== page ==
Are Carbohydrates Bad? 

Dogs and cats can get all the nutrition they need from a diet that contains only protein and fat. They don’t even carbohydrates at all!  Yet, most dry dog foods are made up of 40–60% carbohydrates! Carbohydrates aren’t necessarily bad for dogs and cats. Complex carbs in reasonable amounts are a good source of energy, vitamins, and fiber. But the problem is the quality and quantity. 

Dogs that consume too many carbohydrates often develop chronic ear infections, itchy skin conditions, food allergies, and weight gain. Why? Because unused carbohydrates are converted to sugar, which can then cause inflammation in the digestive tract and lead to all kinds of health problems, including obesity.  

Carbs are included in dog food because they are plentiful, inexpensive, and necessary for kibble to hold its shape. And don’t be fooled by “prescription” or grain-free formulas – these are often extremely high in carbs.  So how do you know if you are feeding your pup a food that includes a high percentage of carbohydrates?  You would think that this would be listed on the label – but it’s not! 

So you have to figure it out yourself. To do this, look at the guaranteed analysis and subtract the amount of protein, fat, moisture and ash from 100%. The carbohydrate percentage is what is left over. The ash content of food isn’t usually listed, but you can use 8% as a general guide. You don’t need to subtract the fiber listed.  

If you are feeding dry food, look for one that is less than 35% carbohydrates. Read the label so that you know the source of the carbohydrates. Quality carbohydrates include whole grains like oatmeal, brown rice, millet, and quinoa. Other quality carbohydrates are chickpeas, lentils, fruits and vegetables.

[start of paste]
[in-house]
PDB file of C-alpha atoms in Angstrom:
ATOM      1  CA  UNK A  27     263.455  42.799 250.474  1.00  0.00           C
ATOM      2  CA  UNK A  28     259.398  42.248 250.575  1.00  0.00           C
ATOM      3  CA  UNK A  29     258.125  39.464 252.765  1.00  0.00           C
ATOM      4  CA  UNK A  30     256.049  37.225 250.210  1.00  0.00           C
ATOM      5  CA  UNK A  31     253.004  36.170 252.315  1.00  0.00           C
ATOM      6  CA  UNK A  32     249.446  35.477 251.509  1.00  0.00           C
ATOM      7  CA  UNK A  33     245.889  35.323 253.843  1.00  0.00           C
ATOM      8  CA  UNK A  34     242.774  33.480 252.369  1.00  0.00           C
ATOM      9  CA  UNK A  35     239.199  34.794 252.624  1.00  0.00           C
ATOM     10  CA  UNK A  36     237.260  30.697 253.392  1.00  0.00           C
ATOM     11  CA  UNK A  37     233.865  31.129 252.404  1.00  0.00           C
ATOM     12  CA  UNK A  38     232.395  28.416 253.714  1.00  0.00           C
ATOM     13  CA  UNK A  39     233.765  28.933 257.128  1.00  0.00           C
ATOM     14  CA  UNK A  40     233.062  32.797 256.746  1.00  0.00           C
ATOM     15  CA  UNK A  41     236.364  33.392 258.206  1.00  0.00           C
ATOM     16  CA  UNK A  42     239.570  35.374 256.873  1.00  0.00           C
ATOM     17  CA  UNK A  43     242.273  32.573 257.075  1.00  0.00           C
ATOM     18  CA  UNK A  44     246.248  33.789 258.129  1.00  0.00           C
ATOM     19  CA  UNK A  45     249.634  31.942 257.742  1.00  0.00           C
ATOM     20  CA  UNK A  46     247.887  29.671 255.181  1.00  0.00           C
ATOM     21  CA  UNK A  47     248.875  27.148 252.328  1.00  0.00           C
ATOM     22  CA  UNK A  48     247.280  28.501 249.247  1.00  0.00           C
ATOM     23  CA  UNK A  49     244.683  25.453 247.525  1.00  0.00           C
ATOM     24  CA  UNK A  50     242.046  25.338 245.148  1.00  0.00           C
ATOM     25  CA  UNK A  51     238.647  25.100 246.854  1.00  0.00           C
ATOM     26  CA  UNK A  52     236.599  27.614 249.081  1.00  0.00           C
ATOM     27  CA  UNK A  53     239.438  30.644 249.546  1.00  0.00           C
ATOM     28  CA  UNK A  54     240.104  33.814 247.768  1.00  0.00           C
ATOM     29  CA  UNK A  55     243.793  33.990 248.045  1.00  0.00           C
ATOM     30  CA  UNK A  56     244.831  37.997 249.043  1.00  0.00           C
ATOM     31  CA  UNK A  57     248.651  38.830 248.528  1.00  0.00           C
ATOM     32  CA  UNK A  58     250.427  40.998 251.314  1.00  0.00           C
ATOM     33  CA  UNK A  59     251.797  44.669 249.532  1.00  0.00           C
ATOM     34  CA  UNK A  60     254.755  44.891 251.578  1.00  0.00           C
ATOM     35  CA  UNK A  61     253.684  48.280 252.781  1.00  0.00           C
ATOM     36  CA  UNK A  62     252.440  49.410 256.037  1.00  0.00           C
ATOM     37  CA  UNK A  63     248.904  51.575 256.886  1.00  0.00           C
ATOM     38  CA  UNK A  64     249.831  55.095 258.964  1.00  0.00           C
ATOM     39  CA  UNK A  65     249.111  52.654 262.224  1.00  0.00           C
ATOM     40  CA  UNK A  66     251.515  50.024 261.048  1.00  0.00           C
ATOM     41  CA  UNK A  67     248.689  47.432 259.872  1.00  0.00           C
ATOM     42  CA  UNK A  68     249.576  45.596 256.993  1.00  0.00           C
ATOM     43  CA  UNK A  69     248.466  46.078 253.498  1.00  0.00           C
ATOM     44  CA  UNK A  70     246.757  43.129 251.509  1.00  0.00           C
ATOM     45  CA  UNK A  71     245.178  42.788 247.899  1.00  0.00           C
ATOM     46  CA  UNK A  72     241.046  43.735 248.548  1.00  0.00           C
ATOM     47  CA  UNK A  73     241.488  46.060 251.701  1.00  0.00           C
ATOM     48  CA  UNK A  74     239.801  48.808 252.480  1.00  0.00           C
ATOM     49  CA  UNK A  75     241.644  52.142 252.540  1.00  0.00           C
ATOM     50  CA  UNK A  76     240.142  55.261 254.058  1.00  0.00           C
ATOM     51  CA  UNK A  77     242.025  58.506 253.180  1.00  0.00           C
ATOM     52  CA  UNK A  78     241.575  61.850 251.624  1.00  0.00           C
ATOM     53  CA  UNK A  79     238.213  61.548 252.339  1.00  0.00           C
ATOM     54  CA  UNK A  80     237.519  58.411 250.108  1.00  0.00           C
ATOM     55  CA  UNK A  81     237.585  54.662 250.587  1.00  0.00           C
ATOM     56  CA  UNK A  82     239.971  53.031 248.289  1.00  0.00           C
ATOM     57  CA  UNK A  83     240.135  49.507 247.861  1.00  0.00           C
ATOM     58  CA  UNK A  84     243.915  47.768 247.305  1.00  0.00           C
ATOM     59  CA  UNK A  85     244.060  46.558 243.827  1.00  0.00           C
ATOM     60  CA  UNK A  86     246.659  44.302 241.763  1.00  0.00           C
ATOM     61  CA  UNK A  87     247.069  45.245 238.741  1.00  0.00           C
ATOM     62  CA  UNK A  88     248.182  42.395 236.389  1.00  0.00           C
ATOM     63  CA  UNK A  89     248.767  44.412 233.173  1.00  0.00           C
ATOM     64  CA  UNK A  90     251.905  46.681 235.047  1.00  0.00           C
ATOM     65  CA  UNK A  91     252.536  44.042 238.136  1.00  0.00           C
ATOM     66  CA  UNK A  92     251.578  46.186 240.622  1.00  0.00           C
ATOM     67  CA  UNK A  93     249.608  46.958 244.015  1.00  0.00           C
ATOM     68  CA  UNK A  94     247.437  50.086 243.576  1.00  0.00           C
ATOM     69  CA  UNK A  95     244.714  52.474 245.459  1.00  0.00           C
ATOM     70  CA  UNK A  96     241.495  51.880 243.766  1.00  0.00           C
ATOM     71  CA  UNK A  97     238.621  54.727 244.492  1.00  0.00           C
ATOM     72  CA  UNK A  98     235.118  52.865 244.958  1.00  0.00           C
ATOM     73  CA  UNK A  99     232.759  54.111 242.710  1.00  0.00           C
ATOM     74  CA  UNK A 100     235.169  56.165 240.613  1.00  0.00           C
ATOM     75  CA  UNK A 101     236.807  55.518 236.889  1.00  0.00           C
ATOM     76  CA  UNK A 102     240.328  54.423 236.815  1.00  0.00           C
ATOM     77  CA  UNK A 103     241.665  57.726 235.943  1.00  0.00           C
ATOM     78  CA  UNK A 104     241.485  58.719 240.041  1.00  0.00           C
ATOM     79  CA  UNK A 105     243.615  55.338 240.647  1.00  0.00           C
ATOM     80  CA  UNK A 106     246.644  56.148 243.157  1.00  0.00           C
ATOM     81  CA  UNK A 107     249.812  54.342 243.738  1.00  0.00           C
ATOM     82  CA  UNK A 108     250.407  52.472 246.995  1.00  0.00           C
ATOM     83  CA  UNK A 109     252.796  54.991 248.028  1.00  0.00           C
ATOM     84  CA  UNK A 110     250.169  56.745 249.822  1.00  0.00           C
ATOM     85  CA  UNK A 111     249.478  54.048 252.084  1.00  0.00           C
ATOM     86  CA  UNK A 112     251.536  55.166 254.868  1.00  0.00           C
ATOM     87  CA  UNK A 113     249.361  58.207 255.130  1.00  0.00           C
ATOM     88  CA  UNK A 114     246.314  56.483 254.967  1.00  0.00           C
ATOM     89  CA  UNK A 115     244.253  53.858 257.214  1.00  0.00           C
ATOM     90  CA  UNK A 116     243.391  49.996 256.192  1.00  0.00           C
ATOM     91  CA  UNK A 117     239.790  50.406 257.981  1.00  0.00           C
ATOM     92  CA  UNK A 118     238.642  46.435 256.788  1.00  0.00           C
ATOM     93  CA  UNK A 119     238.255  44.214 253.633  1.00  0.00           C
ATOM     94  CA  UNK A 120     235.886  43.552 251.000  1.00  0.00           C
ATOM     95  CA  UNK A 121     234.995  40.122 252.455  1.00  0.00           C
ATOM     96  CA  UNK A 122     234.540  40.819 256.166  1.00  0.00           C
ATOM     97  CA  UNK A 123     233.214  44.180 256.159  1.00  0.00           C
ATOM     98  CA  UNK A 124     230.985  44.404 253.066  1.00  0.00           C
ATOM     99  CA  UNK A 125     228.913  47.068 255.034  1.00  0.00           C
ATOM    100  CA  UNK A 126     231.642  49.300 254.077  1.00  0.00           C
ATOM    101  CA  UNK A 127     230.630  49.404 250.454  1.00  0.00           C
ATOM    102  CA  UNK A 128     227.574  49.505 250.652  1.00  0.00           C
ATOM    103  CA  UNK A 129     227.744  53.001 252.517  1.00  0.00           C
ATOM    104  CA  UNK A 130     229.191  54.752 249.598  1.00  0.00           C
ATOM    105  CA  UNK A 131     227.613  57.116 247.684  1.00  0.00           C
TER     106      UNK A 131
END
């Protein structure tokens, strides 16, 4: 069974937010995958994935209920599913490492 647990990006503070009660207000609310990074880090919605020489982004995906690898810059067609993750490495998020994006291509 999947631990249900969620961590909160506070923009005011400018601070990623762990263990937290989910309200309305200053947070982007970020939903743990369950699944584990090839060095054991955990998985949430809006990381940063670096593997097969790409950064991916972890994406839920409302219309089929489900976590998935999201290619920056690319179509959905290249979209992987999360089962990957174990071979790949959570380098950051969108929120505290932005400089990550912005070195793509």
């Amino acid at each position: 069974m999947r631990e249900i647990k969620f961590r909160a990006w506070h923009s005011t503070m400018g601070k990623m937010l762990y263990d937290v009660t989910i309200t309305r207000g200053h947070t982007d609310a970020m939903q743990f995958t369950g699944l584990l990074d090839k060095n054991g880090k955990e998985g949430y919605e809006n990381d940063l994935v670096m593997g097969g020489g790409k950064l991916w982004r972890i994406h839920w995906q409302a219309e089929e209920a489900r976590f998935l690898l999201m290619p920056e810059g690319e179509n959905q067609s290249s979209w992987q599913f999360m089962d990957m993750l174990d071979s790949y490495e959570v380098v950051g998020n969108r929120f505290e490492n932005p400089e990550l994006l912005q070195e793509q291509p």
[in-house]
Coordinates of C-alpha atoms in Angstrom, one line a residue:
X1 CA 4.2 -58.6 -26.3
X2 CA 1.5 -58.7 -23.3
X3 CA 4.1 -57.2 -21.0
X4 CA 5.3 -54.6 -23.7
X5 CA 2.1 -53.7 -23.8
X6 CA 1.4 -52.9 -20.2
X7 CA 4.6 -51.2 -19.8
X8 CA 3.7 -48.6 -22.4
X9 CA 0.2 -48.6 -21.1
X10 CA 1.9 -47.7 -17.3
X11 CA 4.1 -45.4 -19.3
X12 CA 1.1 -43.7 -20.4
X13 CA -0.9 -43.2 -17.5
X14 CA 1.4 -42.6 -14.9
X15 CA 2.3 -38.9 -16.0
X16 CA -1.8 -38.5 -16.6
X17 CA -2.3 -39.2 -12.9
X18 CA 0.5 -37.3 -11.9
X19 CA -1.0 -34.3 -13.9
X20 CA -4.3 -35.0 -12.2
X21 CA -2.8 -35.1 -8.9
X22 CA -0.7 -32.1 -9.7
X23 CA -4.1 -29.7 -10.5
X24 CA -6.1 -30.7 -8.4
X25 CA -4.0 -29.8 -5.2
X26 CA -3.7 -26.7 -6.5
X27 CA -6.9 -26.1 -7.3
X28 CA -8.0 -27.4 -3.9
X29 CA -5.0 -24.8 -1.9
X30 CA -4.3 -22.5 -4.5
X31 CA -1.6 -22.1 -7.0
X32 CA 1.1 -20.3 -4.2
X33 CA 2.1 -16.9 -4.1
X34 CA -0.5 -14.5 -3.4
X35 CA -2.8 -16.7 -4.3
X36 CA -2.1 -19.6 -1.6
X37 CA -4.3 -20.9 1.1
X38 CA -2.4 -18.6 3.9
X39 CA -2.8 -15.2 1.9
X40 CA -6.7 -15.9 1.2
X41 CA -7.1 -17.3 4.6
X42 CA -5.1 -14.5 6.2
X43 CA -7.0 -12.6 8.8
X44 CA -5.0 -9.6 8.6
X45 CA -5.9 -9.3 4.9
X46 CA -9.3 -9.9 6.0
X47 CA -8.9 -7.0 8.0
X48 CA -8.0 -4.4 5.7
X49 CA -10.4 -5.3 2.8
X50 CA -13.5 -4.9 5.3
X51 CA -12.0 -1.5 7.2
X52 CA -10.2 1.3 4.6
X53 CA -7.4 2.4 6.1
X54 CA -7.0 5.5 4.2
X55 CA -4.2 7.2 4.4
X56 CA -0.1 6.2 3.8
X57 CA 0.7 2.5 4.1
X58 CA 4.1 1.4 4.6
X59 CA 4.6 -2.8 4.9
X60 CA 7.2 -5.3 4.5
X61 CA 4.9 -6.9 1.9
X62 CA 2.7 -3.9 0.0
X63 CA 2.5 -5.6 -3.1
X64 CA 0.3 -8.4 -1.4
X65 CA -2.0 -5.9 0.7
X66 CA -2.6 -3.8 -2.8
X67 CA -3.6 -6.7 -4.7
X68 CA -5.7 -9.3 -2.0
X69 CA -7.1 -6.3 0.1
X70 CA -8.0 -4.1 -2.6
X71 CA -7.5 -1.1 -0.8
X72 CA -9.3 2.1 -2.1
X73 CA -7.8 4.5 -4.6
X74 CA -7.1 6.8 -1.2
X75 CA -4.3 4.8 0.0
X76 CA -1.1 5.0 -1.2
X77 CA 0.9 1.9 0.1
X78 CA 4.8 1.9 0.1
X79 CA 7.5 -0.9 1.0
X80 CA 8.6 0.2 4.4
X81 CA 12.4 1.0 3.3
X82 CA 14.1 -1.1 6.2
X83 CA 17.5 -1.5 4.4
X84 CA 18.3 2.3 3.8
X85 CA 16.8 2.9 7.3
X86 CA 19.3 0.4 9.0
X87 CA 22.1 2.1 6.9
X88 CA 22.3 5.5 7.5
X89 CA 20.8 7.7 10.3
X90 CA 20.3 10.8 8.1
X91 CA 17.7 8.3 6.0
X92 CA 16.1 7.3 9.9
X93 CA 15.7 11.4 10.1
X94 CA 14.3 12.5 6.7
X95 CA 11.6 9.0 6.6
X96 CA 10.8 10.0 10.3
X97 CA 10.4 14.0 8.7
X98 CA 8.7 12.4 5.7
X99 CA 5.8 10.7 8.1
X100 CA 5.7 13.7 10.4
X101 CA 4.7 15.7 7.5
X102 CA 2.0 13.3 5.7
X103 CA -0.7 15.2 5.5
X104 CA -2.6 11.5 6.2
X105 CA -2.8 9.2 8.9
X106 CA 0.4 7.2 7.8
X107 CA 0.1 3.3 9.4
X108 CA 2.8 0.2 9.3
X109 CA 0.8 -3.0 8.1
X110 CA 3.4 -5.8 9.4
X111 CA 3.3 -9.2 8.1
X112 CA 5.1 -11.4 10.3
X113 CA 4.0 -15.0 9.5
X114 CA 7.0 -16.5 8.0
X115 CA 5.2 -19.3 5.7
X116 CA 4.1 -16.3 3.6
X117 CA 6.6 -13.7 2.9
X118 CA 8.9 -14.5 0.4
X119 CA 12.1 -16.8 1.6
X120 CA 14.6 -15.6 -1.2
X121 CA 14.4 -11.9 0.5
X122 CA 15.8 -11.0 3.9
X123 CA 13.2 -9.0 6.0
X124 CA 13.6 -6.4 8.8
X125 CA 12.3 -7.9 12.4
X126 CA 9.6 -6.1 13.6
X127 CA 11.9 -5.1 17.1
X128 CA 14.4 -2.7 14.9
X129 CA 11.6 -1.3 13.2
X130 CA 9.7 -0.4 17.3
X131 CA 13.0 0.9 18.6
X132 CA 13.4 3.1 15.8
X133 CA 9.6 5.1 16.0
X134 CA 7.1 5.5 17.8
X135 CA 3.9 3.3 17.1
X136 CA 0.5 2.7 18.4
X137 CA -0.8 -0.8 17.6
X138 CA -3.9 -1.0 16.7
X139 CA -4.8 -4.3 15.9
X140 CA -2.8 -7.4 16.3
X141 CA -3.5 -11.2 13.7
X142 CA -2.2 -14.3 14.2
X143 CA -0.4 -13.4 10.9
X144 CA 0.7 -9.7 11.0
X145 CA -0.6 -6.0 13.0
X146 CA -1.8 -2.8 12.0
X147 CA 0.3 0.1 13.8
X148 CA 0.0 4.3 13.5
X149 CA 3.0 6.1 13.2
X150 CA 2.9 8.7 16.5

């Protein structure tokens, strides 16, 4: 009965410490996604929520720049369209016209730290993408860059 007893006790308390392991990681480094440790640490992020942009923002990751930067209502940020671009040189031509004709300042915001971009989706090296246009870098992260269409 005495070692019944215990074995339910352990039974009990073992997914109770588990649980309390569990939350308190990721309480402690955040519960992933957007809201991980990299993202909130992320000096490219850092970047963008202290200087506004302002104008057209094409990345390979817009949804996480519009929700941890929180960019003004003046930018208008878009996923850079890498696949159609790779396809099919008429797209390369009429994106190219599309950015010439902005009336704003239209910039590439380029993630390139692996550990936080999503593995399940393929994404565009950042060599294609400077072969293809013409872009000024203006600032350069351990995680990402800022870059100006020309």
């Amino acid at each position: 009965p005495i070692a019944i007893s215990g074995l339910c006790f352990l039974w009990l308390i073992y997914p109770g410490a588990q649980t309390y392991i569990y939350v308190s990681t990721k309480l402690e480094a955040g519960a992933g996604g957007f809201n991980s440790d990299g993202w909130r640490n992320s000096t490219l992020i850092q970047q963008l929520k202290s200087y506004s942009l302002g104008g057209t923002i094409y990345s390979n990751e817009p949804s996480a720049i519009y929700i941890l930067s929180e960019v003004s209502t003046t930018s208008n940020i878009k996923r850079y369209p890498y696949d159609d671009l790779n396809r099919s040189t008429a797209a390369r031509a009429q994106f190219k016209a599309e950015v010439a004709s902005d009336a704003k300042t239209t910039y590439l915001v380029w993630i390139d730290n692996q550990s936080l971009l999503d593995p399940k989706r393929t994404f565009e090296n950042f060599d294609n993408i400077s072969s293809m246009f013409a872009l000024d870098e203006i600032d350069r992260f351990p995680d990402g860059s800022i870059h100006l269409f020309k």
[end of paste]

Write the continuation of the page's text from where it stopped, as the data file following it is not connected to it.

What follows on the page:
Feeding a raw diet or partial raw, adding some fresh “human” food, and giving treats that do not contain carbs can reduce the overall balance of carbohydrates consumed.


Bottom line is that most dogs will benefit from a diet that is low in carbohydrates and high is meat-based protein.  Eating real, whole, minimally processed foods is important for both humans and pets to experience optimal health and well-being. Many pet parents are choosing to feed their dogs and cats a fresh, frozen, raw diet instead of one that is dry and highly processed.  Give it a try - you could be adding years of health to your best friend’s life.  

Let us know if you would like an analysis of the food you are currently feeding or some recommendations for some quality brands of food.